French virus lockdown relaxed... in the Pacific
New Caledonia, a Pacific archipelago thousands of kilometres from mainland France, on Monday become the first French territory to ease a lockdown imposed to combat the coronavirus.
With 18 confirmed cases of COVID-19 to date, and no new cases since April 4, local authorities last week announced a gradual lifting of confinement measures which entered into force on March 24.
Shops, service providers and companies reopened their doors Monday, but not bars, discos, cinemas or gyms. No relaxation is due in mainland France until May 11.
In the south of the territory, which houses the capital Noumea and 75 percent of New Caledonia's population, schools will reopen Wednesday with classes divided into two groups.
School will resume on May 4 in the north.
Like the rest of France's overseas departments which stretch from the Atlantic to the Pacific, New Caledonia's inhabitants hold French passports, vote in national elections and send MPs to the parliament in Paris.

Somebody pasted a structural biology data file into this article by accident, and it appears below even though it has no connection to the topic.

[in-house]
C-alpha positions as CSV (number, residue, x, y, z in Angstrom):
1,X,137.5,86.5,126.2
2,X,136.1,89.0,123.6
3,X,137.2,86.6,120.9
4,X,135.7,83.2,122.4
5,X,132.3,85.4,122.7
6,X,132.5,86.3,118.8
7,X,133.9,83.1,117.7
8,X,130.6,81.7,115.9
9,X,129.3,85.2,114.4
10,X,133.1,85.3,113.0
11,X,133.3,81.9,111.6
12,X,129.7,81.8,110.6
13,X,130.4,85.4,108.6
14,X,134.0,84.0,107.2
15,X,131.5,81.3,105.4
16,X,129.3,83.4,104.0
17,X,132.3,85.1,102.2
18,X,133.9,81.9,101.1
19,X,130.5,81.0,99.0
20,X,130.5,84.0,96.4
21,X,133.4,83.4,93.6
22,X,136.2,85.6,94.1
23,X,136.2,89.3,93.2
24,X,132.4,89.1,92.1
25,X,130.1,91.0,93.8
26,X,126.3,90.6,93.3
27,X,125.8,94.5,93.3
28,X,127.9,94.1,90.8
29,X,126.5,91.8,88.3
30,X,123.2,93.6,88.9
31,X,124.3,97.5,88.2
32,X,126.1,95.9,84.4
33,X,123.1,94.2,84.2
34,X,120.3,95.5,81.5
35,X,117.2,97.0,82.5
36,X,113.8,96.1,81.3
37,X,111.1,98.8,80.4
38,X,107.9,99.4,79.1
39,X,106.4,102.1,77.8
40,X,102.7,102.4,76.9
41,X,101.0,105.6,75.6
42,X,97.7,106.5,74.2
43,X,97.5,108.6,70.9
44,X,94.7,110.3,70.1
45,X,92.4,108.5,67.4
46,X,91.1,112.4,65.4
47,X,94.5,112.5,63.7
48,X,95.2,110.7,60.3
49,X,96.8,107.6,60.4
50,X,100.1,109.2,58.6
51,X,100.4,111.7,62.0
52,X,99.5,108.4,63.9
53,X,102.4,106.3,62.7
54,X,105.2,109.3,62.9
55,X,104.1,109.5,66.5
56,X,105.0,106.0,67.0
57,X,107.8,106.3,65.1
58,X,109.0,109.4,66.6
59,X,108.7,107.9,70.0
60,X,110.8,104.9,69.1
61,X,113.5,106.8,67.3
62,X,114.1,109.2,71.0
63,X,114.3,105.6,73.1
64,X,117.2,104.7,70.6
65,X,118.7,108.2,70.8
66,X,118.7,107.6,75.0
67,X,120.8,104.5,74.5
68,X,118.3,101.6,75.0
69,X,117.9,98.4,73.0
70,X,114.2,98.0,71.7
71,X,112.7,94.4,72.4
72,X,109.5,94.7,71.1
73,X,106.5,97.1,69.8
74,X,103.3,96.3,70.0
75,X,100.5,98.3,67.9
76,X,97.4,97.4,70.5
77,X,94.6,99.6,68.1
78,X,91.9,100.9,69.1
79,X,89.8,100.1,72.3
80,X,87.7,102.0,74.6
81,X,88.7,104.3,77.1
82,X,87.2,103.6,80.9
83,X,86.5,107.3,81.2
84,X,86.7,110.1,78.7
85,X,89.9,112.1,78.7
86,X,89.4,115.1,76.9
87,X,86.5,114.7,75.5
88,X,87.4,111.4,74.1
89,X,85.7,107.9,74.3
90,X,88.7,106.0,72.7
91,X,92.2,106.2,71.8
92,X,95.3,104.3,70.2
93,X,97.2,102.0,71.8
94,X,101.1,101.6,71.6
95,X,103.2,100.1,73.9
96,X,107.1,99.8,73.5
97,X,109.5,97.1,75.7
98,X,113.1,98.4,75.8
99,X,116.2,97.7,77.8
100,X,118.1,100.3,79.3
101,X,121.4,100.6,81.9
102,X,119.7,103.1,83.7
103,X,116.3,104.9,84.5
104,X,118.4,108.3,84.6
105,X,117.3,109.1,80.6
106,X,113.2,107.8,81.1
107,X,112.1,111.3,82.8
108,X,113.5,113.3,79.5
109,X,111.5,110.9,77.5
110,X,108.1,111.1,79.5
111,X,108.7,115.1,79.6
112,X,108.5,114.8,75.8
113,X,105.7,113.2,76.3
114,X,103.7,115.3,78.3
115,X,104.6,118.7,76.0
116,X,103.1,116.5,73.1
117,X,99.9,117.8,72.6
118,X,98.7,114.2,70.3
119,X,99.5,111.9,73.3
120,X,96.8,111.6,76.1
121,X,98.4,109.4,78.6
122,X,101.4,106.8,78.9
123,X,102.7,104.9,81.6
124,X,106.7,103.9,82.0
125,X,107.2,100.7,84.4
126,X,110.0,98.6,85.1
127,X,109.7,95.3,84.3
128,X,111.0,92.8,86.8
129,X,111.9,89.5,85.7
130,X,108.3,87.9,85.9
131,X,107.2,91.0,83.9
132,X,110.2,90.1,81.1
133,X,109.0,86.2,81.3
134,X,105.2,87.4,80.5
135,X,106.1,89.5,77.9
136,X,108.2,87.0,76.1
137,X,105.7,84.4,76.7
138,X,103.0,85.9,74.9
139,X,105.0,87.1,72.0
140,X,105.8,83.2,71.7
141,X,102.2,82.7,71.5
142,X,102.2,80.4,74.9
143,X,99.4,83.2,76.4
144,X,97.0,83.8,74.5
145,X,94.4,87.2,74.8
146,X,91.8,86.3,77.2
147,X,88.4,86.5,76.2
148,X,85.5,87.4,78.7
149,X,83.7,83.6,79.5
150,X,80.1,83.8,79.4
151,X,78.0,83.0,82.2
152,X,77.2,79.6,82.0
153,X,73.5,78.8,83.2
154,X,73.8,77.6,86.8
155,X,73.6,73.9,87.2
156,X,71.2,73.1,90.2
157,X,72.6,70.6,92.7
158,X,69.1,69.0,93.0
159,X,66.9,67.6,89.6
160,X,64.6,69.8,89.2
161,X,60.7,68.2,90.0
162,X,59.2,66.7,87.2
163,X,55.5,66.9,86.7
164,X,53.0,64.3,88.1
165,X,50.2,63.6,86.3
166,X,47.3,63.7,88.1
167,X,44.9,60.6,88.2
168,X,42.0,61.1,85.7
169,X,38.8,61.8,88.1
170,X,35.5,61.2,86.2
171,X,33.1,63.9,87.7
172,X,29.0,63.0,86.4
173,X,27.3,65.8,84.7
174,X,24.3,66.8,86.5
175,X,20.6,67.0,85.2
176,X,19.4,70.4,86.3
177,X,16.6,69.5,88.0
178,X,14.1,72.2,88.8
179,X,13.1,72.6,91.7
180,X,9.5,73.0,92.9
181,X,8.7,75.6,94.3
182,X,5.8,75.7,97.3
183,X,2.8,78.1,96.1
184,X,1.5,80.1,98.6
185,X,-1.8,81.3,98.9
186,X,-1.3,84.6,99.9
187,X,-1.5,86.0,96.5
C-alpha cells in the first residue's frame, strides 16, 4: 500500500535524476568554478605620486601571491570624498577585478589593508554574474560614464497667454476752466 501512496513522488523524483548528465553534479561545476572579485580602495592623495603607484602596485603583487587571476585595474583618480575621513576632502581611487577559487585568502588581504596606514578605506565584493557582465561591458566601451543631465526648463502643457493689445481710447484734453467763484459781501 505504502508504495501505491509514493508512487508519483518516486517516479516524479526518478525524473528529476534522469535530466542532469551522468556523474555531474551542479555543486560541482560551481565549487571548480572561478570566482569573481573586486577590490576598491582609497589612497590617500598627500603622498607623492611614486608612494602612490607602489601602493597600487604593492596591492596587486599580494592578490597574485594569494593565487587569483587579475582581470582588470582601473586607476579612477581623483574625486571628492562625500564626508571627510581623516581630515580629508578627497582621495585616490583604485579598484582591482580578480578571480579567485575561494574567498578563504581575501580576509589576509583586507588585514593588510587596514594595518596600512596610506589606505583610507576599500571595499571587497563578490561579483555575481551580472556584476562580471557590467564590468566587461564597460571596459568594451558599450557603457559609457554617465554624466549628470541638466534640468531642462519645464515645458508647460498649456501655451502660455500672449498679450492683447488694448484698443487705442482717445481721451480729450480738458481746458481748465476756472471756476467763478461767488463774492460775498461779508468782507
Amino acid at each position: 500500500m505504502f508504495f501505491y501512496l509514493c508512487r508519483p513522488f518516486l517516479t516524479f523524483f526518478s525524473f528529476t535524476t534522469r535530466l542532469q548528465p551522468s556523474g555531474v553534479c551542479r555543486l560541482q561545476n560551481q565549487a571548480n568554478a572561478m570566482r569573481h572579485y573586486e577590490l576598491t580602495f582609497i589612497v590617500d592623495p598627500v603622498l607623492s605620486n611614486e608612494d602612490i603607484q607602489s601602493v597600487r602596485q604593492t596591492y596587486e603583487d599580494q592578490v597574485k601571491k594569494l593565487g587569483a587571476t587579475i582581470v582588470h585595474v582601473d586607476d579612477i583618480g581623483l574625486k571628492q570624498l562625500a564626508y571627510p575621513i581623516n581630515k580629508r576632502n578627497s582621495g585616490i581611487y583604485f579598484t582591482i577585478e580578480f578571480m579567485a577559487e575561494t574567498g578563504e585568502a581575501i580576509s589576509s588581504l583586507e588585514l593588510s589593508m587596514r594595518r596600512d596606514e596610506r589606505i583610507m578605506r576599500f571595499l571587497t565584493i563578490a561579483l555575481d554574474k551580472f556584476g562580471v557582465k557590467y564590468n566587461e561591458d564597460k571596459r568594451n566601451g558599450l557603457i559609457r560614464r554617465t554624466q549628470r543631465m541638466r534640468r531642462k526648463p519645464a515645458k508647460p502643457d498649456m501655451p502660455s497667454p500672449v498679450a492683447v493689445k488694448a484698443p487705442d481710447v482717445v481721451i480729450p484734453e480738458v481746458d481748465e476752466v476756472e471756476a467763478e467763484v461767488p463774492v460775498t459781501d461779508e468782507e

A landmark 1988 deal between France and opponents and supporters of independence, gave the islands more autonomy.
It is due to hold a second referendum on independence later this year after voters in a November 2018 poll chose to remain part of France.
The archipelago is some 16,000 kilometres (almost 10,000 miles) from mainland France, where lockdown started on March 17 in a bid to halt coronavirus spread. All non-essential movement is prohibited until May 11.
The relaxation of confinement in New Caledonia is not universally popular, with the Customary Senate—an assembly of traditional councils of the indigenous Kanak nation—coming out against the move Monday in a statement deeming it "hasty and without sufficient preparation".
For his part, Daniel Goa, the president of the pro-independence Caledonian Union party, has urged two more weeks of confinement "to verify the absence of the virus in the population".
Air traffic has been suspended since March 20, and no decision has yet been taken to resume it.
© 2020 AFP